“We started off breastfeeding but my milk didn’t come in”
“We tried breastfeeding but I just didn’t produce enough milk and baby was never satisfied”
The above are the most common reasons I hear from Mums for not establishing breastfeeding. Usually when I delve a little deeper, the primary reason for not feeding longer than a few days or a week was that it was too painful. I speak to so many pregnant ladies who are really worried that when they breastfeed, they won’t produce enough milk to satisfy and nurture their little one. This is because of the myth which is being banded around by not only Mums but also the media.
It is VERY RARE for women to physically not be able to produce enough milk to satisfy their baby.
The reason milk supply may be short is mostly due to incorrect position and attachment. There are lots of reasons position and attachment might not be perfect, but the outcome will be the same.
Incorrect latch = Inadequate Milk Transfer = Insufficient Milk Supply
In addition to getting the position and attachment right, free access to the breast is vitally important for newborns. Feeding on demand is the only way to ensure you produce enough milk for baby in the long term. You CANNOT overfeed a breastfed baby and a newborn who feeds every 2 hours IS being satisfied. Their stomachs are only the size of a marble and colostrum and breast milk is easy to digest.
Correct Latch = Pain FREE feeding = Happy Mum and Happy Baby
If your baby is not latched on properly, you are more likely to suffer from blocked milk ducts and mastitis and baby will obviously not be getting enough milk and will lose weight.
Like the majority of women and most probably men too, when I gave birth to Spud, I too expected that breastfeeding would be painful and sore at first until you get through that initial week or so. That cracked nipples, dreading the next feed and feeding with gritted teeth until your nipples harden up is a right of passage.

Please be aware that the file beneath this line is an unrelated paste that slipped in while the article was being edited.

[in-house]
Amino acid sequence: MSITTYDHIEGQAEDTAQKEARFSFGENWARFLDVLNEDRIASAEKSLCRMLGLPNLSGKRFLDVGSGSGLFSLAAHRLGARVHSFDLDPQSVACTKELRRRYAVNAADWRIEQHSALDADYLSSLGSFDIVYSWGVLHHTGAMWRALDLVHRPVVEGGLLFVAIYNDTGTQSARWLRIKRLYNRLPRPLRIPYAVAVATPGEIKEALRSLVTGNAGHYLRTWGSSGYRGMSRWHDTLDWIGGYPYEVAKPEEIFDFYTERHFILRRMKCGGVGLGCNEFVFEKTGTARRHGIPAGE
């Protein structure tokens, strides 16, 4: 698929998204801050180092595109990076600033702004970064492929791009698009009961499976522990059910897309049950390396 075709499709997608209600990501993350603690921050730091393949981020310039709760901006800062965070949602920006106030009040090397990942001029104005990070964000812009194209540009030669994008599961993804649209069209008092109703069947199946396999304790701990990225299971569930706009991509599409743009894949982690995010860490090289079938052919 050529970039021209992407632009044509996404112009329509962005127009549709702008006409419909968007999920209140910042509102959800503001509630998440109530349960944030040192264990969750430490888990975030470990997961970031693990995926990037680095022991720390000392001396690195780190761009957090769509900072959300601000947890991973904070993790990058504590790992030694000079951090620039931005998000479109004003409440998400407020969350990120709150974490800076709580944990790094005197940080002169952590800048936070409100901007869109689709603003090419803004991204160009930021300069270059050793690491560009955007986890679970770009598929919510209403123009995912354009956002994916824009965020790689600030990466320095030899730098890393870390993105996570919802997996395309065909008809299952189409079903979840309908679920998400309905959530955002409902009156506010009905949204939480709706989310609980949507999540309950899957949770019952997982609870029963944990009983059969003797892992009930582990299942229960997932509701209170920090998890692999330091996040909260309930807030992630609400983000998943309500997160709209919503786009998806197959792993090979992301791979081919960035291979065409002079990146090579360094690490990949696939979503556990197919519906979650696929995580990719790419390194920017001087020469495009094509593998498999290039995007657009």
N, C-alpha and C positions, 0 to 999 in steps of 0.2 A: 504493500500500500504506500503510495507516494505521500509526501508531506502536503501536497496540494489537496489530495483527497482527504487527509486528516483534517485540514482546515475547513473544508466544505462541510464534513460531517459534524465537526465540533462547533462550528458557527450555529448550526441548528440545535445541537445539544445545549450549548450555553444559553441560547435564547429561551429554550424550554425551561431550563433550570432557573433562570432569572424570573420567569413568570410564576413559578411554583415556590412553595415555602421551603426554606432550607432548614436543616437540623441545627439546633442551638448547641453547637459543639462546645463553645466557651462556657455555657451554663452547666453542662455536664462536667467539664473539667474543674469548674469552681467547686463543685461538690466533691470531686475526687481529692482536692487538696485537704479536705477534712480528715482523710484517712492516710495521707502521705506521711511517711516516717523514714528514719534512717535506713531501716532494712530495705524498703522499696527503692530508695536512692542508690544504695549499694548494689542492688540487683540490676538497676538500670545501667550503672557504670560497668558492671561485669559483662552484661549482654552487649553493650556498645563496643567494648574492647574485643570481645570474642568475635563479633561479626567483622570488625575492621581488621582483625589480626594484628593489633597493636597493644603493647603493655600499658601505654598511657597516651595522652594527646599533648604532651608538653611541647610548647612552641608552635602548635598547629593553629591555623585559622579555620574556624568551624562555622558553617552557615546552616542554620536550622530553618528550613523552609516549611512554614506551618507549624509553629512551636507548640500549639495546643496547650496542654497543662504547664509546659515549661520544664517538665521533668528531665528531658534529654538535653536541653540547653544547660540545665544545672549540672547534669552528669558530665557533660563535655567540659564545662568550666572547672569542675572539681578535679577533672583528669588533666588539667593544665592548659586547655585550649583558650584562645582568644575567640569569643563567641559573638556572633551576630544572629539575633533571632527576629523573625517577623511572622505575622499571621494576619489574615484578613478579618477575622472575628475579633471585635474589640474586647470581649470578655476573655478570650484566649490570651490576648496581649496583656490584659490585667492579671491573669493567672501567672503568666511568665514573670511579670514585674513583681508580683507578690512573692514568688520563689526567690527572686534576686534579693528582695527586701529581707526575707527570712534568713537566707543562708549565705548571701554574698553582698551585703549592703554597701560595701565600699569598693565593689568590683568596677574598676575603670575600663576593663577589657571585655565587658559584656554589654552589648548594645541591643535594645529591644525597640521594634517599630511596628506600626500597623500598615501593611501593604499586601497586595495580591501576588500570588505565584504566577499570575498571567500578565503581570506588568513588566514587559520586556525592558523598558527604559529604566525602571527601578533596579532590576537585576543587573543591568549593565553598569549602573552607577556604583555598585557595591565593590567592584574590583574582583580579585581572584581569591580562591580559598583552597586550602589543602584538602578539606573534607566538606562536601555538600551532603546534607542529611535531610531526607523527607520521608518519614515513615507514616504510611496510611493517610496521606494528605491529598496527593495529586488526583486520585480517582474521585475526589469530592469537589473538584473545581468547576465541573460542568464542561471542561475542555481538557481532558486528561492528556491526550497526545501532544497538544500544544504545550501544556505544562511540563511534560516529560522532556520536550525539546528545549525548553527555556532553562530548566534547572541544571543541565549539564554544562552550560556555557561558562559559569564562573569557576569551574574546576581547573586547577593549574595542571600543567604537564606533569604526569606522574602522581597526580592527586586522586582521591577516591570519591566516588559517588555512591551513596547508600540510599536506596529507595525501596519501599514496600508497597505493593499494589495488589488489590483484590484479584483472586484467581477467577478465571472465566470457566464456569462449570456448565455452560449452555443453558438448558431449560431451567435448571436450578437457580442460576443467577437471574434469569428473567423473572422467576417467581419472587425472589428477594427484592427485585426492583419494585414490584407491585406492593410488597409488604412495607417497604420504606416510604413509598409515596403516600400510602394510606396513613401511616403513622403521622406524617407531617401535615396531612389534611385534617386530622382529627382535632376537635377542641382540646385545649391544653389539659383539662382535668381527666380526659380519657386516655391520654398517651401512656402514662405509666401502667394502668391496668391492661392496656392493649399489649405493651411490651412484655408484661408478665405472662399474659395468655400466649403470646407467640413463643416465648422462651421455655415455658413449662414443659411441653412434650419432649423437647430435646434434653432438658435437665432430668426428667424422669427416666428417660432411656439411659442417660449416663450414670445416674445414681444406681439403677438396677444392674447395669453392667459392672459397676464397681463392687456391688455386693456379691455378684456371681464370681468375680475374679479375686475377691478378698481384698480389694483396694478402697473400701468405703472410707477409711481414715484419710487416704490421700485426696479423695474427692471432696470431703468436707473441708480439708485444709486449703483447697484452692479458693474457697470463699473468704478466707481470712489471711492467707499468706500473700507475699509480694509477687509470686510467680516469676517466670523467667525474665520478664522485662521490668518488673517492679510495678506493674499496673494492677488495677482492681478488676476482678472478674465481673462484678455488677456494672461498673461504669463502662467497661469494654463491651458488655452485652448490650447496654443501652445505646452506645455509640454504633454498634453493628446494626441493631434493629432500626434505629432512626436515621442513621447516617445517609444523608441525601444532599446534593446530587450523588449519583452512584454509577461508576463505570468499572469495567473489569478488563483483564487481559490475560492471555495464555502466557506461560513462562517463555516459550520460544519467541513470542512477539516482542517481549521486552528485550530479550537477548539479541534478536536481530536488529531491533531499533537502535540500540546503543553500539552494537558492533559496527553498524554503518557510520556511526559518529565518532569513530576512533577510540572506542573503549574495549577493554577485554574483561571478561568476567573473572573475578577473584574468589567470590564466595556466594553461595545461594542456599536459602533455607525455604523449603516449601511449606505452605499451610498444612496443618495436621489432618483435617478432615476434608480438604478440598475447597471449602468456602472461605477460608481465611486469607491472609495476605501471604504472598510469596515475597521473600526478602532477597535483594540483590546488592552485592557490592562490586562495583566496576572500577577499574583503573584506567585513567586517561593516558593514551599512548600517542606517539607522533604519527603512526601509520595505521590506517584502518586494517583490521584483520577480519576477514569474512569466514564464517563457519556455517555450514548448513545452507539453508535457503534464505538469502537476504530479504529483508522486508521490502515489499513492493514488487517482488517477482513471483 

In the majority of cases, with the right support, it can literally take a few minutes to have a mum feeding effectively and without pain.
That’s the problem though isn’t it. Getting the RIGHT support.
If you’d have asked me 3 years ago where the best place was to get breastfeeding support, I would have said go to your midwife.
In most cases this would be a great place to start but not always. Midwives do not necessarily specialise in breastfeeding. A better guess would have been a Breastfeeding Support Worker of which we have a brilliant one in our PCT. You are referred by your midwife when she discharges you from home visits and she can support you by phone, in person at home and at local support groups. Her sole job is to help women to breastfeed and so has much better knowledge in her field than a Midwife who has a million other skills and abilities.
Your local support group is another great source of advice and support. Usually run by NHS Health Professionals who have an interest and experience in breastfeeding, Peer Supporters and sometimes Charities like the NCT.
The people who run these groups attend every week and see hundreds of women every year meaning that the advice and support they provide invaluable. You all learn from each others knowledge and experience. Also, you meet other Mums who have probably had similar experiences to you. This is exactly what you need when you are beginning to think you are the only Mum in the world who has a baby who won’t stop feeding or who sleeps too much (yes, babies CAN be too sleepy!).